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Our 53rd Year

Osteoporosis, Calcium and Sunshine By Ruth Sackman

In reading an article about osteoporosis, a widespread problem that is mentioned repeatedly in medical reports, newspaper items, on the media and elsewhere, I realized that too much emphasis to correct or avoid the condition was being placed on the intake of calcium instead of focusing on calcium metabolism which is usually the problem.

Calcium is probably the most abundant element in the food chain. It is so essential that Nature in its wisdom has generously provided it in a wide variety of foods. If the body is lacking in calcium, most likely this may be due to malabsorption due to poor metabolism or poor thyroid or parathyroid function, instead of a lack of calcium intake.

There were suggestions in the article to take all sorts of calcium, most of them from inorganic sources in the form of pills (usually manufactured from seashells or eggshells) that the body cannot metabolize. No matter how much calcium is ingested or from whatever sources, good or bad, unless the body can metabolize the calcium, it will never create good bone, nails or teeth or provide the bloodstream with needed calcium.

If calcium is unavailable to our skeleton, then we need to examine why it is not fulfilling its job of maintaining bone density and protecting against osteoporosis. The likely problem is malabsorption. There are a number of areas that are worthy of investigation. It would be wise first to determine hormonal balance. Hormonal imbalance can cause a disruption in the endocrine system, especially thyroid function, upsetting the thyroid’s ability to metabolize calcium adequately. Sometimes the conventional thyroid test concludes that thyroid is operating in the low normal range, but that may be too low to maintain bone replacement.

Alan Nittler, M.D., a nutrition authority who wrote the book, New Breed of Doctor, claimed that the parameters established in the routine (conventional) thyroid test, although categorized as normal, were too low for adequate bone replacement.

Kelp is extremely rich in natural iodine, which is essential for the function of the endocrine glands, especially the thyroid. Biochemically speaking, iodine deficiency can disrupt normal thyroid function and cause diminished hormone production.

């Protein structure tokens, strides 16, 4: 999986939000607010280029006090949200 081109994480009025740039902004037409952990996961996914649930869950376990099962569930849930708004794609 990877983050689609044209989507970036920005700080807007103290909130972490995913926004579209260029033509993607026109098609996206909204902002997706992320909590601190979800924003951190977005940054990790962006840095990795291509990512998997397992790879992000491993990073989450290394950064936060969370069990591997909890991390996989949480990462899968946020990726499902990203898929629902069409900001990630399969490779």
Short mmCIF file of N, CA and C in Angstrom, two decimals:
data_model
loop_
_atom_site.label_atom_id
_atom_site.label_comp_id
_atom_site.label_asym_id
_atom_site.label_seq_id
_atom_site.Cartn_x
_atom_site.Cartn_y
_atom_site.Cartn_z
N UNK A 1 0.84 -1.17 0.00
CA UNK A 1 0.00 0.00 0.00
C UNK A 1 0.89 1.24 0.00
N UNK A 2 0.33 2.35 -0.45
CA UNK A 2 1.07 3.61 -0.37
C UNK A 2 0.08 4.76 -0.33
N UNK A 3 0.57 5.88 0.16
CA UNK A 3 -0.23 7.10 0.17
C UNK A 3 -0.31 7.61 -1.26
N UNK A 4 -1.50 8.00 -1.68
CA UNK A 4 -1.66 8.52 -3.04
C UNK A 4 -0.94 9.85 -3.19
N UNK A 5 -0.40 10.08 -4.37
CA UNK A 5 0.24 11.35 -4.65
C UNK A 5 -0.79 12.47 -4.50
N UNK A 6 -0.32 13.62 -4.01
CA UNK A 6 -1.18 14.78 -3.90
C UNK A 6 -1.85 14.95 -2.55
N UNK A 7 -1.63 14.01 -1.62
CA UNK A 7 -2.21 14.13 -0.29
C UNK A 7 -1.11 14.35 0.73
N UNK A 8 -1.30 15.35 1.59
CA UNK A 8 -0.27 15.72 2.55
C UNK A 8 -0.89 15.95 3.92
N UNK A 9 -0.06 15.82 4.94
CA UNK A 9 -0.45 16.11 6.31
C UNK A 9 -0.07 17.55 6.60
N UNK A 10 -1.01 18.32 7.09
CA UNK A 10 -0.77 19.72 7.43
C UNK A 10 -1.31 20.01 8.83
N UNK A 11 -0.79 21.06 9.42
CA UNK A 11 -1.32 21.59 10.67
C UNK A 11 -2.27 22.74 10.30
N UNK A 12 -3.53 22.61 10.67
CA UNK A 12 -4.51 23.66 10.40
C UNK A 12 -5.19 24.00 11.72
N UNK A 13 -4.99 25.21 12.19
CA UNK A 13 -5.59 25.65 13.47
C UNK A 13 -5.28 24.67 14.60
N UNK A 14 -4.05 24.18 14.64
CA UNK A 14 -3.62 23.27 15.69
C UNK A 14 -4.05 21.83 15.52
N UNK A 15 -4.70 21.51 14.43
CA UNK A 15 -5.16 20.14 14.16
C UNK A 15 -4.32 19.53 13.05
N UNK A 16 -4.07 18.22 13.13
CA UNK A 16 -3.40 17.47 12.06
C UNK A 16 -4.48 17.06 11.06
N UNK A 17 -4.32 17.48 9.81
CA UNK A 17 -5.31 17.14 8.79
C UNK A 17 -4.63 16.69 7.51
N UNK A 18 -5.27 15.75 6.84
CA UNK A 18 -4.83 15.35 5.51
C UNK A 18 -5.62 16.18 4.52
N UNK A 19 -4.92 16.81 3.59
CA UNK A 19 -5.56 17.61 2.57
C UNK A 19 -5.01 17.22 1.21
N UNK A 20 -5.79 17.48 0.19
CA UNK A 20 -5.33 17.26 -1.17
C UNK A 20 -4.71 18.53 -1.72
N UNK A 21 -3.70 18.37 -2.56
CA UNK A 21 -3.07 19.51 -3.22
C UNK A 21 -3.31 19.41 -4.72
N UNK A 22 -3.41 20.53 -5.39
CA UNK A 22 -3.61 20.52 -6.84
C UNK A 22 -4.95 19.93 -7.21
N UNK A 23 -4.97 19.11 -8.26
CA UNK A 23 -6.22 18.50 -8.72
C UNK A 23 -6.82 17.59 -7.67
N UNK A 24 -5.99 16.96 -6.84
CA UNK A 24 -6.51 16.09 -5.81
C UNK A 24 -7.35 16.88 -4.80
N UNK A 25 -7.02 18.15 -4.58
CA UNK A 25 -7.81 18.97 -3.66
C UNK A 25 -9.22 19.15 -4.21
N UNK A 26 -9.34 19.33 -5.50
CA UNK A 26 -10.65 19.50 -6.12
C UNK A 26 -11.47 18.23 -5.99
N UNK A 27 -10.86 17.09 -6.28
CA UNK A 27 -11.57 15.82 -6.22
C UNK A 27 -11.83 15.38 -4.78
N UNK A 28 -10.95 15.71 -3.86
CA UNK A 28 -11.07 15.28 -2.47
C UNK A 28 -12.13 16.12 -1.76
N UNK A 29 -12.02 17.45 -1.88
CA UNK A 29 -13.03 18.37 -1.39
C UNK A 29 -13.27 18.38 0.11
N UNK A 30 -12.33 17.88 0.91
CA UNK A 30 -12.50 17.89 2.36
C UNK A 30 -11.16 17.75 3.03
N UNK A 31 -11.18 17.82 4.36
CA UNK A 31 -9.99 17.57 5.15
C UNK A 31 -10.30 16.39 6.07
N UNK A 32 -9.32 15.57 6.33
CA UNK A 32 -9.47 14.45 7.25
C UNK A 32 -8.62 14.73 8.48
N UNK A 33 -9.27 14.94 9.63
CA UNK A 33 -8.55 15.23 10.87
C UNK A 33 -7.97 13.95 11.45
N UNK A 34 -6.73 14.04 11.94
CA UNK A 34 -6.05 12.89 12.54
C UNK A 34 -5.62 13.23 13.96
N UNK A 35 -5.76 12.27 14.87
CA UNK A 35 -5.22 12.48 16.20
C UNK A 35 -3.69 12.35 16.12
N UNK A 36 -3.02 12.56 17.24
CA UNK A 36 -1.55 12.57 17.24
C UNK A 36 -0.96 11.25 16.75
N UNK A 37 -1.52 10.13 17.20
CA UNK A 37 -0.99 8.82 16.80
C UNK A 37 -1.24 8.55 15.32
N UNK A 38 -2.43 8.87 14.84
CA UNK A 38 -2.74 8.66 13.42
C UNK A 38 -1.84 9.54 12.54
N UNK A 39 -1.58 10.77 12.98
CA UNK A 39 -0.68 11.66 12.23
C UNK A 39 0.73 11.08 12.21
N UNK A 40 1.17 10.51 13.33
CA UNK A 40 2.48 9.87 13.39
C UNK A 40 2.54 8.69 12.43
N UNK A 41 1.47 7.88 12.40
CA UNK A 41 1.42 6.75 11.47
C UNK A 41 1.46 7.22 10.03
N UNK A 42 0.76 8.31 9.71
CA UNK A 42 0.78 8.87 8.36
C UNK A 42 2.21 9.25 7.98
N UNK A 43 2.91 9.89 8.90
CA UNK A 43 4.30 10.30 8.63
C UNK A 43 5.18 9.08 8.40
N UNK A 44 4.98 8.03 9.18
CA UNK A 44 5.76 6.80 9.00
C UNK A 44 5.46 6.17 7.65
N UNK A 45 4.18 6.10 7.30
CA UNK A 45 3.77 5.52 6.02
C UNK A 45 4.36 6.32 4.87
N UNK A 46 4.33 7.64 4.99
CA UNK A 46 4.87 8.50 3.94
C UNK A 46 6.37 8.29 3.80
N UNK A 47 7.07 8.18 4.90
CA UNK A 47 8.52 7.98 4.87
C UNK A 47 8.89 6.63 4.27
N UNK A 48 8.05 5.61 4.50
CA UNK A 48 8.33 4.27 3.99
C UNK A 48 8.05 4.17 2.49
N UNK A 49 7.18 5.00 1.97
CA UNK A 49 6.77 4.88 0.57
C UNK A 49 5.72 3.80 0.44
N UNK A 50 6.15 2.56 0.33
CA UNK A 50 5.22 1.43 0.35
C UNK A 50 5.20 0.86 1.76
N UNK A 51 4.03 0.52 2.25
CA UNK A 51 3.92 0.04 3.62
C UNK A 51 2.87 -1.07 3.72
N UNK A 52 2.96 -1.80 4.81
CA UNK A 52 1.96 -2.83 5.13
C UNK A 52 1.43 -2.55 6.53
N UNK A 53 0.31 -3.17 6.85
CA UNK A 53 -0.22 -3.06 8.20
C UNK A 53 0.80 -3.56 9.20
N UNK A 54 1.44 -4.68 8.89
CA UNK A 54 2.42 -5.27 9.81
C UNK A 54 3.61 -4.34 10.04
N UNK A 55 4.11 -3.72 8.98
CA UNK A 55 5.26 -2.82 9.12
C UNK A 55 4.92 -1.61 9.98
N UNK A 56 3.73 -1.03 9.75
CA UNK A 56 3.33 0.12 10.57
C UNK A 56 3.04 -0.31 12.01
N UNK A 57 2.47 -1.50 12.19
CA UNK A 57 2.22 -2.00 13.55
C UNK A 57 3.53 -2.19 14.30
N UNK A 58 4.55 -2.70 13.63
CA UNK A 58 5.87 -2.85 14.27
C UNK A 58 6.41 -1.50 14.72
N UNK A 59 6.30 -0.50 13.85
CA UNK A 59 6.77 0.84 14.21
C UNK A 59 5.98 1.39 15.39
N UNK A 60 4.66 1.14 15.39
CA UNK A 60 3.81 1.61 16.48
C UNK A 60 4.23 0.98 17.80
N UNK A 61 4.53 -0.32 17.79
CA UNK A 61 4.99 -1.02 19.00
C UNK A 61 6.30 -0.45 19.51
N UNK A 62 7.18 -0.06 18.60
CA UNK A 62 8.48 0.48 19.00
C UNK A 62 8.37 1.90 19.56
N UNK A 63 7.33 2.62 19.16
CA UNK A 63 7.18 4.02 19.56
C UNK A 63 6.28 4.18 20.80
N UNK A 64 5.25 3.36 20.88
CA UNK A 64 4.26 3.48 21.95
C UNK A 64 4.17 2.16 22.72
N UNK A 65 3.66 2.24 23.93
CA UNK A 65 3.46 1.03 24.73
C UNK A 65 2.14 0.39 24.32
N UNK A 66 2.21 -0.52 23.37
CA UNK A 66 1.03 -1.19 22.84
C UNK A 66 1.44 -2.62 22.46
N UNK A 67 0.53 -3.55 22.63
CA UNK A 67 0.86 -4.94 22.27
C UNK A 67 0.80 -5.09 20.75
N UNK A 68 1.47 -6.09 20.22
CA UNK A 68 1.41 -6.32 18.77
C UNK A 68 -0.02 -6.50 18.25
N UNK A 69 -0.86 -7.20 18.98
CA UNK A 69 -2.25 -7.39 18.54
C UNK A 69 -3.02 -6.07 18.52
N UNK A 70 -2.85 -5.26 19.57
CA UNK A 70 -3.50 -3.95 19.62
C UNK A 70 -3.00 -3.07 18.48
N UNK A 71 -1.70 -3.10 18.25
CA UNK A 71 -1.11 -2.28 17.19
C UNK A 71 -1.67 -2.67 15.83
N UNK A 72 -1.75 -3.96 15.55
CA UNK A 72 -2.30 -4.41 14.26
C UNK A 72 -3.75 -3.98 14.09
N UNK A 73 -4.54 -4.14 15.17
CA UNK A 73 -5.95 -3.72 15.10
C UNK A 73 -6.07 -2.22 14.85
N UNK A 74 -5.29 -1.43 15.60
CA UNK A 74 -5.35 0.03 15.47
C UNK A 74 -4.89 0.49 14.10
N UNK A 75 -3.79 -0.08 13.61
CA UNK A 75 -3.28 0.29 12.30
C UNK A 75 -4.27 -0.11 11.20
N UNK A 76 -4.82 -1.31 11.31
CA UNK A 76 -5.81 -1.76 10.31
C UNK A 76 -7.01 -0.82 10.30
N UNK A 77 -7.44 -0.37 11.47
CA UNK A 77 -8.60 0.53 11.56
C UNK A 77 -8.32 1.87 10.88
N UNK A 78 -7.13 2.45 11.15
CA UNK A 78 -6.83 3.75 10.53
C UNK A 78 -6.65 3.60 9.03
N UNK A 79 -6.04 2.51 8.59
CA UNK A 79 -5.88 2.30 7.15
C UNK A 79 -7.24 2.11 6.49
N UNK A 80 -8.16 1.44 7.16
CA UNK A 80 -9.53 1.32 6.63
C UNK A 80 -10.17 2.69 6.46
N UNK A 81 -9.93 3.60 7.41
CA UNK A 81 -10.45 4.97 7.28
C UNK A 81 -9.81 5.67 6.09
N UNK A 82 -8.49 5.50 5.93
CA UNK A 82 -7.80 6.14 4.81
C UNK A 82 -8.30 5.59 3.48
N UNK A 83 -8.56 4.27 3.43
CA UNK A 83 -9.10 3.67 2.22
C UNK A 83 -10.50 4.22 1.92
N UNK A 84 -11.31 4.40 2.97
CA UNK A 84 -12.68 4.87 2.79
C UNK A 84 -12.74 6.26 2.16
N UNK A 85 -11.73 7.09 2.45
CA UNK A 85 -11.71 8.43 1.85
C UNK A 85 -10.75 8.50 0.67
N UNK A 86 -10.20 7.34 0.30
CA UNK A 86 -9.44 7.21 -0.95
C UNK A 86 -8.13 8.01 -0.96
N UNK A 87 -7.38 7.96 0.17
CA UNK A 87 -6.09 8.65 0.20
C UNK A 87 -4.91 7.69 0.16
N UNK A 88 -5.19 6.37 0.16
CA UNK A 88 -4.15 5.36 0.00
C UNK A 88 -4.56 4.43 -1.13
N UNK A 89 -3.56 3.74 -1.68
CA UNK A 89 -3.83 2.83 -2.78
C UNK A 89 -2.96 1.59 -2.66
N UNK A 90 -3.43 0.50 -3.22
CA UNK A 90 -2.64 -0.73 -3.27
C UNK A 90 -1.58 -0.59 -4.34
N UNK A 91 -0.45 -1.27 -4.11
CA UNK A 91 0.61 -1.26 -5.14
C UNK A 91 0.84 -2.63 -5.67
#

Personal youthful appearance is largely related to thyroid function. Premature signs of aging might be a clue to check the thyroid. Thyroid function is also known as a key which maintains homeostatic regulation (natural or self-healing power) in the body system, similar to adrenal function.

Another flaw that might interfere with calcium metabolism and may be responsible for osteoporosis is a lack of vitamin D3. This is natural vitamin D derived from sunshine. Sunlight is converted into vitamin D3 by the skin and stored for continual use, thus available for calcium absorption during periods of cloudiness or if we spend too much time indoors. Taking vitamin D tablets is not the answer. The vitamin D in tablets is not D3 which is specifically from sunlight.

Too many people are avoiding sun exposure due to the warnings of the danger of skin cancer. Sun deprivation will produce other, and possibly more serious, health problems. The wisdom is to take everything designed by Nature that is essential for human health in moderation. About 15 minutes at a time in sun should pose no danger for most people. Deprivation or overdoing leads to imbalances that usually manifest in unrelated problems. Unfortunately, in our desire to do exceptionally well, there is a tendency to go to extremes of too much or too little.

If a thyroid test determines inadequate thyroid function and it cannot be resolved by balancing hormones or adequate vitamin D3, a doctor can prescribe Armour’s Thyroid, a natural thyroid, to restore balance. Avoid using synthetics such as Thyroxin or Synthroid.